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Discussion Starter #1
I'm using Carlisle shafts and blades on my rafts, and I've noticed that this year alone I've bent 3 blades fairly significantly simply with the force of my rowing. :eek: I'm talking about just a strong pull in fast moving water, or catching a blade in a wave. The oars are still in my hands and I end up with bent blades; I know that I am not that strong. :confused:

The blades were probably 8 years old, and had been only used sparingly for most of that time. Is this typical of the Carlisle blades? I know that they are cheap for a reason. But I don't really like the feel of bent blades and I can't afford new ones every time I need to make a strong move!

Anyone else had this issue? FWIW, the newer Carlisle blades I got to replace the bent ones have held up ok in the same conditions.

At some point I'll upgrade to better quality oars, but that is still a ways away from my next purchase priority. So, while I appreciate the ongoing discussion and dissection of the crappy quality of Carlisle oars/blades, I'd like to really know if you guys have had problems with bending blades, and if so, what did you do about it?
 

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If the problem persists, buy cataract blades for your next purchase. The cataract blades will pop right into the Carlisle shafts.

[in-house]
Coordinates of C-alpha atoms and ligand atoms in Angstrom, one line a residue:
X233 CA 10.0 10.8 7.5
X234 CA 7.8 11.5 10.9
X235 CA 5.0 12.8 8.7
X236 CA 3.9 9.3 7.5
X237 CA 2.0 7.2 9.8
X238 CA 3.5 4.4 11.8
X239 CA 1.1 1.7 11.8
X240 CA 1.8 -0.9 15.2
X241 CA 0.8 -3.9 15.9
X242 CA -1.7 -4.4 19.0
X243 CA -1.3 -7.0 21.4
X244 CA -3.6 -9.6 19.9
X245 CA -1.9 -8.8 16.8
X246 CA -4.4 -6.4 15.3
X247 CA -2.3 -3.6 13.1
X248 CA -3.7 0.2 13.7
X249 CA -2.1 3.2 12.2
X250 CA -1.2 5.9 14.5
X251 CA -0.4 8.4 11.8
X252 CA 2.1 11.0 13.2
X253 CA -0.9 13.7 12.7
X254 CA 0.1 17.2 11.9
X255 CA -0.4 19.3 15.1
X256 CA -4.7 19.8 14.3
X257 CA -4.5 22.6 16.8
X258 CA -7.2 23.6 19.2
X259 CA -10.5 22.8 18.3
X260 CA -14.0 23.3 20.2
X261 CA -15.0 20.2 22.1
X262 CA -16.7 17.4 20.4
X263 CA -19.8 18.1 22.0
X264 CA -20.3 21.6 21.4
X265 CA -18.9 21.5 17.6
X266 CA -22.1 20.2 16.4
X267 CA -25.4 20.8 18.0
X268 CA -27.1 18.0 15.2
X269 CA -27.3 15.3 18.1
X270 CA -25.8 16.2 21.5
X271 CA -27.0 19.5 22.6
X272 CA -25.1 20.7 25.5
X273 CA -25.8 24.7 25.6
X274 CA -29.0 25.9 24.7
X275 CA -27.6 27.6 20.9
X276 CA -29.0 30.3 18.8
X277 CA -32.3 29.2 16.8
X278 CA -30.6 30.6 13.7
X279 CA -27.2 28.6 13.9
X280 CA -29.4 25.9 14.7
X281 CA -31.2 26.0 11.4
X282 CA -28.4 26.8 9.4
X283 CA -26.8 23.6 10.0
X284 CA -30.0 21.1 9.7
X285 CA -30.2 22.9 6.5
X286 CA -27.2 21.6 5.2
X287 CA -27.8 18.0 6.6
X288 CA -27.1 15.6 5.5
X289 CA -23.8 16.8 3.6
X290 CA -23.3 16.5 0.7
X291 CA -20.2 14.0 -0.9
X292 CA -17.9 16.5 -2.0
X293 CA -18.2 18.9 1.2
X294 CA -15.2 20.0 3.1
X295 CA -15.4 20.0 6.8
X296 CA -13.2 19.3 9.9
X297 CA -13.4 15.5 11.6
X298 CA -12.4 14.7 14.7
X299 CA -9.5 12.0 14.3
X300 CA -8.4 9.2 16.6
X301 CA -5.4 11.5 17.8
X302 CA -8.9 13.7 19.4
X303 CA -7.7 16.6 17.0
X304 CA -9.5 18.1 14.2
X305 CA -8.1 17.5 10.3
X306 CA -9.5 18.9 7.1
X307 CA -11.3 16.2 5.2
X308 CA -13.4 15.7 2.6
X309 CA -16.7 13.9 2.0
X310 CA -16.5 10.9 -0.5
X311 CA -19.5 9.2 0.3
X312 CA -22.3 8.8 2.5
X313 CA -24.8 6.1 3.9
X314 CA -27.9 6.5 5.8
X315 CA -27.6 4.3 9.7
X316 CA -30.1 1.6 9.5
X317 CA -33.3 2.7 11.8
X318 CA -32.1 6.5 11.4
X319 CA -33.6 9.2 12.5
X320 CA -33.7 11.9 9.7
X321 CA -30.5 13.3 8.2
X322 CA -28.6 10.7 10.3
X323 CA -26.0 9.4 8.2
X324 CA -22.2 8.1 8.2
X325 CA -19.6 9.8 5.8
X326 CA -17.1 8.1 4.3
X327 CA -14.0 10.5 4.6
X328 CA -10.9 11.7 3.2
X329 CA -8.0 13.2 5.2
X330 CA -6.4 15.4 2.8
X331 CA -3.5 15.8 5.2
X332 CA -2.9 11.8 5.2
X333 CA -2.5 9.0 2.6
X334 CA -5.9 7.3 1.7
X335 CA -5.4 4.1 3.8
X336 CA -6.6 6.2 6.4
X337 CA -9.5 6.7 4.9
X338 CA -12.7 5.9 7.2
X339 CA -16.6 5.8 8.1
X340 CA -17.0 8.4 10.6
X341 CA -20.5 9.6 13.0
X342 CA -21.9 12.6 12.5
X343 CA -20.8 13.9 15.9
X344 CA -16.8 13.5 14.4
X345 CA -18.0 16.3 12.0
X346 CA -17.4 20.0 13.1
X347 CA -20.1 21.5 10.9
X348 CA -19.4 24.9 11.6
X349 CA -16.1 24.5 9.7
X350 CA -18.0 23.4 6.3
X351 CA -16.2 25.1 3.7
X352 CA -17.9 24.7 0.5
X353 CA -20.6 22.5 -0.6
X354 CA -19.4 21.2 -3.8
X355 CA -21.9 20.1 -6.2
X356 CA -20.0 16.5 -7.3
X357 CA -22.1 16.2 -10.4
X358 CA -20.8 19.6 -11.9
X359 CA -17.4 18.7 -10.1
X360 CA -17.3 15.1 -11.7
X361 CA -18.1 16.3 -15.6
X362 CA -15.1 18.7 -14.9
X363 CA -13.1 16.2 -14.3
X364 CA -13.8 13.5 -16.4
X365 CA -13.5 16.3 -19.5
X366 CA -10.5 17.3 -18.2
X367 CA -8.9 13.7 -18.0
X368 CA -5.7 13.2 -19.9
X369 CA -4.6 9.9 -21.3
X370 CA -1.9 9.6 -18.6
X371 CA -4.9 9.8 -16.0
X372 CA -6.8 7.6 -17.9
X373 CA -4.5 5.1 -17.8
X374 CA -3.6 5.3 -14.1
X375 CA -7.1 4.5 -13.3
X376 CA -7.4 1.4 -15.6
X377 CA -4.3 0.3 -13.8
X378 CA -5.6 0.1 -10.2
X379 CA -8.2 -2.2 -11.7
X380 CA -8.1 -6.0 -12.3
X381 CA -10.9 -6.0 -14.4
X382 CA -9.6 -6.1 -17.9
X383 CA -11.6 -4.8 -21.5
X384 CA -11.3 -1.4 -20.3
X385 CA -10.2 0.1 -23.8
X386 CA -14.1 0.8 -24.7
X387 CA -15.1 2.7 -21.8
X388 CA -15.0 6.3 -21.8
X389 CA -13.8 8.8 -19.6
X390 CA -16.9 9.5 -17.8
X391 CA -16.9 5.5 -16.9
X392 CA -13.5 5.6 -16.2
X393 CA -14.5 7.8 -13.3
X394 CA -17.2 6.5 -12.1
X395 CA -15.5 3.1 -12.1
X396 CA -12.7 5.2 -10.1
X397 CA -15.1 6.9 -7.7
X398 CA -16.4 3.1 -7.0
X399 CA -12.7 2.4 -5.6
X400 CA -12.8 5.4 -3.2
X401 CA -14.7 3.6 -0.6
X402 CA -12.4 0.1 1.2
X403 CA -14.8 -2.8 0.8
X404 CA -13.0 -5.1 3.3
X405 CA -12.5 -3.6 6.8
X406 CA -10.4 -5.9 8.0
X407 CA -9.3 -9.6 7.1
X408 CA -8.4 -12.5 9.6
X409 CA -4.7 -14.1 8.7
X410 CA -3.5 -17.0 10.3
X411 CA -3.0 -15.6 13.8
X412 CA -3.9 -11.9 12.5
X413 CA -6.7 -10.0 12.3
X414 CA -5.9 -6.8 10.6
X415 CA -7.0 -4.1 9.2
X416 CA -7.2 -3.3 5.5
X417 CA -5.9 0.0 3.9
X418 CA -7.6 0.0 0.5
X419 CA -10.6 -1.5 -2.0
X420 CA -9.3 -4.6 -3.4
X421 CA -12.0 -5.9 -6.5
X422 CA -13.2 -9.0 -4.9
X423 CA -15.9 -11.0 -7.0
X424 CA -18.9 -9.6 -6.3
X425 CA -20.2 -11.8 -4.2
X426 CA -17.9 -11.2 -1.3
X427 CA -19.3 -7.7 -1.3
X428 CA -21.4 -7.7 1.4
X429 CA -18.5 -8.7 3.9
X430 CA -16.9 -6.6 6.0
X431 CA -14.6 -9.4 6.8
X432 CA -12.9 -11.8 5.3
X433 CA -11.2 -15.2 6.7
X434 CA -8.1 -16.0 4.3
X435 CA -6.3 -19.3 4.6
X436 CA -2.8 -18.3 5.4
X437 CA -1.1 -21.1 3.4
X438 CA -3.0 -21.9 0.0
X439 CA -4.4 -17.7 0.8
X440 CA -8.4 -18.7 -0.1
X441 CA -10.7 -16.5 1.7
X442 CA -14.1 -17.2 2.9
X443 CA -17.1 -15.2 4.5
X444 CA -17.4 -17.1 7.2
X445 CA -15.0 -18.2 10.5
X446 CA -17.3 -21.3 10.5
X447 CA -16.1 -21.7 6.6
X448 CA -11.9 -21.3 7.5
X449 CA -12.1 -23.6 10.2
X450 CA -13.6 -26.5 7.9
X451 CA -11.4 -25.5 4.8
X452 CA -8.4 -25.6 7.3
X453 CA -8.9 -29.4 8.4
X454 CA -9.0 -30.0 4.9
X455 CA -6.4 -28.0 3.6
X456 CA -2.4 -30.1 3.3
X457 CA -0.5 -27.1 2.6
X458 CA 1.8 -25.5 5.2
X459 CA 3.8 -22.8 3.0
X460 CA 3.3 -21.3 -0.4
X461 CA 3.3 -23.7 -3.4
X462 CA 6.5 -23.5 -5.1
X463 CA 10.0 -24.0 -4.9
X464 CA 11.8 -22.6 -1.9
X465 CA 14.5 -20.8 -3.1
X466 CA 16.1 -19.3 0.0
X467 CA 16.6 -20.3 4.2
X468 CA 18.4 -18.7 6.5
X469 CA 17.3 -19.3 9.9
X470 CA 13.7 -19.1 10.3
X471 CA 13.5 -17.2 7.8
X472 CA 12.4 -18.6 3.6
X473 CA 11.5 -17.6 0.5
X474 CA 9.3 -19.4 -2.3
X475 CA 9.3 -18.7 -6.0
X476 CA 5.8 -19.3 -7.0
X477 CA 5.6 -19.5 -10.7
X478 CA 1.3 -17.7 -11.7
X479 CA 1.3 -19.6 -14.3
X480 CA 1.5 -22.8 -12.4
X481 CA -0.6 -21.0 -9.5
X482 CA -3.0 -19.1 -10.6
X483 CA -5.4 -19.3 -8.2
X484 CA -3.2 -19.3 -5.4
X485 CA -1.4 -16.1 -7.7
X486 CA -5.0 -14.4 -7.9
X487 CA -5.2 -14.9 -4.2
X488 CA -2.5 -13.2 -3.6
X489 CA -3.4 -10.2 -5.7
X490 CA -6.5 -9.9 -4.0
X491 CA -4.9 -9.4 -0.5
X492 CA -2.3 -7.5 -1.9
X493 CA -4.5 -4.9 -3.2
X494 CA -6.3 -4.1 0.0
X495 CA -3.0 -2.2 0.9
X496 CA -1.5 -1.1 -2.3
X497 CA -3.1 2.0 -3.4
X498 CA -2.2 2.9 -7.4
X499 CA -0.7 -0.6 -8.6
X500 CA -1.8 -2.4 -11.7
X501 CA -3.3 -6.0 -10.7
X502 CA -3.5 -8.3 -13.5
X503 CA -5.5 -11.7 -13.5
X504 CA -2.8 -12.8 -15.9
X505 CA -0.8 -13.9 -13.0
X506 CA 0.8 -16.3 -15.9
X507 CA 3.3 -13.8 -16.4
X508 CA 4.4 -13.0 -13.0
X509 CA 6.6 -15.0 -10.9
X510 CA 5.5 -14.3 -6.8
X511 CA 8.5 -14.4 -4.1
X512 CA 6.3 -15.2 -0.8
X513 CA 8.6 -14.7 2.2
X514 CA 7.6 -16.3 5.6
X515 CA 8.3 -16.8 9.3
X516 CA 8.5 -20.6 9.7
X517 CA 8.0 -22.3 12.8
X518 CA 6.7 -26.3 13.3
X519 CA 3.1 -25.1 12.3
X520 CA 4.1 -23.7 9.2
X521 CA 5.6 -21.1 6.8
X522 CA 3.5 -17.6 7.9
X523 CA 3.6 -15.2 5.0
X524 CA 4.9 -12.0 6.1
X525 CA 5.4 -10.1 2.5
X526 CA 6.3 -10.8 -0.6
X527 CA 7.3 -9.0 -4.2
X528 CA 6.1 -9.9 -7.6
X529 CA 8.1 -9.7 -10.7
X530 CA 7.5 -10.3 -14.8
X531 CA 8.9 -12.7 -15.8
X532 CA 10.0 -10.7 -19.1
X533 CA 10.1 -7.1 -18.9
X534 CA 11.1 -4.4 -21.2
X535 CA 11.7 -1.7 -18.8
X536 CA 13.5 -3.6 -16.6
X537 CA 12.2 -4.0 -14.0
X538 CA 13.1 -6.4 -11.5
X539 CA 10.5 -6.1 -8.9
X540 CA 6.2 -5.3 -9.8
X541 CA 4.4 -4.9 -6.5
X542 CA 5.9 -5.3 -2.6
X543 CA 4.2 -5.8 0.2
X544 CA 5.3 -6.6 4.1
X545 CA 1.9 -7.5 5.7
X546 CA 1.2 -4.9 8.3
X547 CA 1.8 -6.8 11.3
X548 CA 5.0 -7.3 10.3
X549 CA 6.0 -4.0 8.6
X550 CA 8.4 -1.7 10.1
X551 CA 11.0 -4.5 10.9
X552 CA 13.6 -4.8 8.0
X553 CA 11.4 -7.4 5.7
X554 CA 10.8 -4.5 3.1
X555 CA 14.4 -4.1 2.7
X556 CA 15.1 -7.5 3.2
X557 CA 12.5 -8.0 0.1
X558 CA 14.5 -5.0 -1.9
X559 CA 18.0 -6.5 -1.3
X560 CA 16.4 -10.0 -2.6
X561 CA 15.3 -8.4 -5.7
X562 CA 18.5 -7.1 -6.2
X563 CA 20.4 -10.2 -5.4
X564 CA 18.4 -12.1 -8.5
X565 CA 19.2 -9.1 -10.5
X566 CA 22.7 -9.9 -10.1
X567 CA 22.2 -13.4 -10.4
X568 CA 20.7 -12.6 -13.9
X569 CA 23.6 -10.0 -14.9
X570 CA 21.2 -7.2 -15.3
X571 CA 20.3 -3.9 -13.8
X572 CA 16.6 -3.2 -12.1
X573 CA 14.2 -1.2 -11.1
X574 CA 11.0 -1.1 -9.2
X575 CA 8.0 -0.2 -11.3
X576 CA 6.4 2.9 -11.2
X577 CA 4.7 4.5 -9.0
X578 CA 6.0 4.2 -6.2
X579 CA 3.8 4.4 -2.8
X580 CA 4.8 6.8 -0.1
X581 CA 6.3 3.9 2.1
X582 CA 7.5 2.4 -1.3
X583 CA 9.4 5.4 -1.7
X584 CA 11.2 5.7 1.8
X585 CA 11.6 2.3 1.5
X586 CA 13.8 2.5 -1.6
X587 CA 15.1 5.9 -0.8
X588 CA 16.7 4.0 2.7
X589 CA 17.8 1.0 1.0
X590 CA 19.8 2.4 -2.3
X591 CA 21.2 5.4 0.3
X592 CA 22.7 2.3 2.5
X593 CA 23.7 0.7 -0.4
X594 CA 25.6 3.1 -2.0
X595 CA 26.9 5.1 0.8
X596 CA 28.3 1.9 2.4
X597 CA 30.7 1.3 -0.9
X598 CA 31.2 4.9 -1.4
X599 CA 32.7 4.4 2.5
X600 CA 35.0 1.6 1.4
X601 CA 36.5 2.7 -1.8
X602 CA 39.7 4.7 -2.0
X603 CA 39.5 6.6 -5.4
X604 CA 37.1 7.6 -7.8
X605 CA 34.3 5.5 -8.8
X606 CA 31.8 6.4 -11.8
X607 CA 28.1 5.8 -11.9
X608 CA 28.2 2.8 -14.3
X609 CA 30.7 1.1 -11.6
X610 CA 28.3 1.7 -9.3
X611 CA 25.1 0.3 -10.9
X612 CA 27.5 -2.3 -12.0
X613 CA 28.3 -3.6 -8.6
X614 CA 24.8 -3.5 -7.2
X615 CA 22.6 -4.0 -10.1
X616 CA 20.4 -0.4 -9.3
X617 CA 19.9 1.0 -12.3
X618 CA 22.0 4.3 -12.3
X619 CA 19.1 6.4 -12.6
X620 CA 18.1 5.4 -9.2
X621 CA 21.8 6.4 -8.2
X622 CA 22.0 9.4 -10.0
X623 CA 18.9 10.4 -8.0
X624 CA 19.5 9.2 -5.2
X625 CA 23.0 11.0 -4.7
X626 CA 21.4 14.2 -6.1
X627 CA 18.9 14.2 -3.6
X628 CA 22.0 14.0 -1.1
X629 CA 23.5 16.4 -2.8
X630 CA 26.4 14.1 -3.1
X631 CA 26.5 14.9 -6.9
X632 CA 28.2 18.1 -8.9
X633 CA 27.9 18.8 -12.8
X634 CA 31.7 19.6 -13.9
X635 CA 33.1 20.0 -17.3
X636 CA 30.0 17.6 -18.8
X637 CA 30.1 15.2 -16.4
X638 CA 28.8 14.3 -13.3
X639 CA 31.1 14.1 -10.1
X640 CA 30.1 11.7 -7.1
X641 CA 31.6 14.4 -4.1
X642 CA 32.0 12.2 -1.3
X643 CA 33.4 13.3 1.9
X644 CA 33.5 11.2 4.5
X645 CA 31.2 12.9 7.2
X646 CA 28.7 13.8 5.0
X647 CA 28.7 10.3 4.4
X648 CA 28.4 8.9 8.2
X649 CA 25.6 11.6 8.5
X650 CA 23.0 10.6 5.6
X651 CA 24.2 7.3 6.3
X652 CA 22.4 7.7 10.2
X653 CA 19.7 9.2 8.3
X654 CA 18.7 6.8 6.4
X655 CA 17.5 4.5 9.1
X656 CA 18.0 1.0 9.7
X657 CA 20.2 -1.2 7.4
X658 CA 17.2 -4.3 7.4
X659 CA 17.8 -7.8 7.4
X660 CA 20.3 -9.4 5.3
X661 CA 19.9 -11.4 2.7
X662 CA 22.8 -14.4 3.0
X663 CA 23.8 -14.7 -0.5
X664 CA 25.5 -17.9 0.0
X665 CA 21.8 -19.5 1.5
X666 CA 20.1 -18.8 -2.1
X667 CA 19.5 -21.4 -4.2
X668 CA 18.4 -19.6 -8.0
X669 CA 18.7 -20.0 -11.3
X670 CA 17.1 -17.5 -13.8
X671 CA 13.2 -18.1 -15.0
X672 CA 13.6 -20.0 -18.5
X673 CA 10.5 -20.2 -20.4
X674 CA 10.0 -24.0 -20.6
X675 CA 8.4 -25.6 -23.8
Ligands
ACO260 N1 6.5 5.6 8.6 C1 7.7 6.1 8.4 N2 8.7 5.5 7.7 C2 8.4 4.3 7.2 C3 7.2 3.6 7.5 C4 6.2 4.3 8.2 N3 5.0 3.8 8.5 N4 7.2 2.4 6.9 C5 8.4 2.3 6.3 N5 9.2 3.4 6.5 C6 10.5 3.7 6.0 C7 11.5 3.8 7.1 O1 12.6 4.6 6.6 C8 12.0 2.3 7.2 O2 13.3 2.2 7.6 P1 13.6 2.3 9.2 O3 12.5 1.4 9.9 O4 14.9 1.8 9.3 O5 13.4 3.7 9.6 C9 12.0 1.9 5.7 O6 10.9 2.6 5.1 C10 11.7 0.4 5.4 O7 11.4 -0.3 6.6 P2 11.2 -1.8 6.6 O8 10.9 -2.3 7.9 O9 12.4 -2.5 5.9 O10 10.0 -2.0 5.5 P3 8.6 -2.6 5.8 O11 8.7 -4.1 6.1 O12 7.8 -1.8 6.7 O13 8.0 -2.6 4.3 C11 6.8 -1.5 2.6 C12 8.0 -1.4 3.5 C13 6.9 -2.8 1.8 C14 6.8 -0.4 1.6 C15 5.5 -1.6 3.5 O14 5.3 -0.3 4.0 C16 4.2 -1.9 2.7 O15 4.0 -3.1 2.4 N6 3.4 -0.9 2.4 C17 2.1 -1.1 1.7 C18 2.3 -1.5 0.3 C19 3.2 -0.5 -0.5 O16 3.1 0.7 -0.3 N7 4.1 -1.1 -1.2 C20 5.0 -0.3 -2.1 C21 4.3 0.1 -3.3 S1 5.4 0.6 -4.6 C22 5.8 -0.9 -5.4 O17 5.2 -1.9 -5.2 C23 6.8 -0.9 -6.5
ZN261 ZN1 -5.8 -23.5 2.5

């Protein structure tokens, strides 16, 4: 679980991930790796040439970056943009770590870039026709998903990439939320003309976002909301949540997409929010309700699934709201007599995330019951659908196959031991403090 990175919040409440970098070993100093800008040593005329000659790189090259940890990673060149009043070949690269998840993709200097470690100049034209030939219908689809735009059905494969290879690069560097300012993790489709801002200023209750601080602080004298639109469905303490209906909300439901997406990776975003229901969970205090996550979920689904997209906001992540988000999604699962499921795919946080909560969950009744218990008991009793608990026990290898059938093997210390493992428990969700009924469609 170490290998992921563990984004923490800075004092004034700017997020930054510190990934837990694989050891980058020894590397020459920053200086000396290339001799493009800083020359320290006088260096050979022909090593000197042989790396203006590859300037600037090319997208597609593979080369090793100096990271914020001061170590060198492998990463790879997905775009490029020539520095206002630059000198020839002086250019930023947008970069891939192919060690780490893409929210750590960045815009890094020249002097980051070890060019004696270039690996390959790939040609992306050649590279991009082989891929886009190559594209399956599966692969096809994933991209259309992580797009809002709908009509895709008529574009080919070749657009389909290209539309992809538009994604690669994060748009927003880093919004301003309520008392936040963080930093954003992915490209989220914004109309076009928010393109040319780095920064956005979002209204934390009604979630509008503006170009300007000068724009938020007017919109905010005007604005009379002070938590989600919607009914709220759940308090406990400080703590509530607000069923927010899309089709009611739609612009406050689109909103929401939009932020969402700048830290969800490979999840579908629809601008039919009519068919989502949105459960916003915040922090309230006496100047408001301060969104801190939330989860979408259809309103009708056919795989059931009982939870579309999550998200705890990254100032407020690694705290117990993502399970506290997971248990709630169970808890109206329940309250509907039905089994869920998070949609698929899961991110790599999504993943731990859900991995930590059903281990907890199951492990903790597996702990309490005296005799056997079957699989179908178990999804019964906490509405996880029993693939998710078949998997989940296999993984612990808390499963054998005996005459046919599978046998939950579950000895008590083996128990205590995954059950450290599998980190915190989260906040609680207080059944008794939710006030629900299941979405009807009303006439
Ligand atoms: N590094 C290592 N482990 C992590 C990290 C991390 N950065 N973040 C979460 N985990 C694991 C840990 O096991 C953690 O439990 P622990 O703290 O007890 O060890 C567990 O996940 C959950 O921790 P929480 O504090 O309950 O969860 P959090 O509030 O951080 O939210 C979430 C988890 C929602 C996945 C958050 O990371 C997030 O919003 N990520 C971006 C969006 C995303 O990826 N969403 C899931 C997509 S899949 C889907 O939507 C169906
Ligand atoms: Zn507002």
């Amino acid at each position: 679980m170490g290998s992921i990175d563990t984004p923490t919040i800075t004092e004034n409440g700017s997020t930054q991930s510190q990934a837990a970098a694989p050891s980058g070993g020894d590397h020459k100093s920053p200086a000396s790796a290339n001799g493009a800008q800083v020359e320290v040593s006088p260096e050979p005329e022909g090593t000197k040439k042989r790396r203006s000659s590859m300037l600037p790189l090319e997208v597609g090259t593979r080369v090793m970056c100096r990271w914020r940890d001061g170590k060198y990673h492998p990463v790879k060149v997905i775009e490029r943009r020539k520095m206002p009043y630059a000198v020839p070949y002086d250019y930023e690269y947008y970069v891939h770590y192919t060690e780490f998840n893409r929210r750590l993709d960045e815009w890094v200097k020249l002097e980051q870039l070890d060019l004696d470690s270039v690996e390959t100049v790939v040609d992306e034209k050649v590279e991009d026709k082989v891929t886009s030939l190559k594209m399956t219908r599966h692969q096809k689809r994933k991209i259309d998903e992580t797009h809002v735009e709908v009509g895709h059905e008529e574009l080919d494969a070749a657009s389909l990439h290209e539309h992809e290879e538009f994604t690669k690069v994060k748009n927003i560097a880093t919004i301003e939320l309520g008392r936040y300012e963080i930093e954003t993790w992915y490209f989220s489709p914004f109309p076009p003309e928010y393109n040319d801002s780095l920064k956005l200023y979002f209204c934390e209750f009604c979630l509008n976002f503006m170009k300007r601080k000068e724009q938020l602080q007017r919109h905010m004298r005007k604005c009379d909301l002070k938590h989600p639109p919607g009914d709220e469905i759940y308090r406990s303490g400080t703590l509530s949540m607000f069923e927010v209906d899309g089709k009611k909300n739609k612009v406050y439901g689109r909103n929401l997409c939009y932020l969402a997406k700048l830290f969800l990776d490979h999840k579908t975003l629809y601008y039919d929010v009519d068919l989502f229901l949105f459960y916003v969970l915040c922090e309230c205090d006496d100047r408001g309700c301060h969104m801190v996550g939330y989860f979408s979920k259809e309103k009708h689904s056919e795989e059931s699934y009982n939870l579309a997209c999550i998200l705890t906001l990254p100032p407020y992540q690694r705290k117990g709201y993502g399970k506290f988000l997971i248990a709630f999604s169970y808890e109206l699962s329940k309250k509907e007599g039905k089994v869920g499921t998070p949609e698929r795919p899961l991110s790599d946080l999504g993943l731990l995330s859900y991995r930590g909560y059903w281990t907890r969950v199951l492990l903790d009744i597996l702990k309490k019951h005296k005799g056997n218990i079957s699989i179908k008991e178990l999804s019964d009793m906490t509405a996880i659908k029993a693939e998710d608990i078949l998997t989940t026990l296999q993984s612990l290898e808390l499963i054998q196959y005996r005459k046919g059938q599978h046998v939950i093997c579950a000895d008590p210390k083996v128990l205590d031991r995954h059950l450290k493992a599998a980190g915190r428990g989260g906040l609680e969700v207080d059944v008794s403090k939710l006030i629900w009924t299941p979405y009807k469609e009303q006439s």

Is the wide plastic part of blade bending? Or is it bending right near the shaft (a common issue)??
 

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Discussion Starter #3
yes, it is bending right at the joining of the blade to the shaft.
 

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I don't use Carlisle oars personally. But I have seen other people with oars bent right at the shaft/blade junction. I think one raft in our party on the grand had a Carlisle oar blade completely fail. I think he rotated the bent blade 180 degrees to bend it back, which helped lead to failure.

I have had about 4 or 5 Carlisle guide paddles bend at the shaft/blade junction and eventually break off completely . There was definitely a year or two where Carlisle was using cheaper/weaker aluminum inner shaft material.
 

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I rowed with Carlisle oars for years (20-ish) and once I added up how much money I spent replacing them I could have owned 2 sets of Cataracts. Hindsight.... Anyway, I mainly bent shafts but I have bent a blade or two right where the shafts went into the oar. I usually just flipped it over and rowed back the other way until it straightened out or wedged it between a couple trees. Never had a blade completely fail though

My 'best' bent oar was when I was first learning to row in a 14' bucket and I caught my downstream oar. Rather than let it go, I hung on for dear life for some reason. Put a 45 degree angle on her right at the sleeve.

Oh, and like Dutch said. Just upgrade the blade to cataract next time. They're are only $10-$15 dollars more per blade.
 

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Discussion Starter #6
Sounds like an easy solution. Upgrade the blades first, then the shafts. Thanks guys!
 
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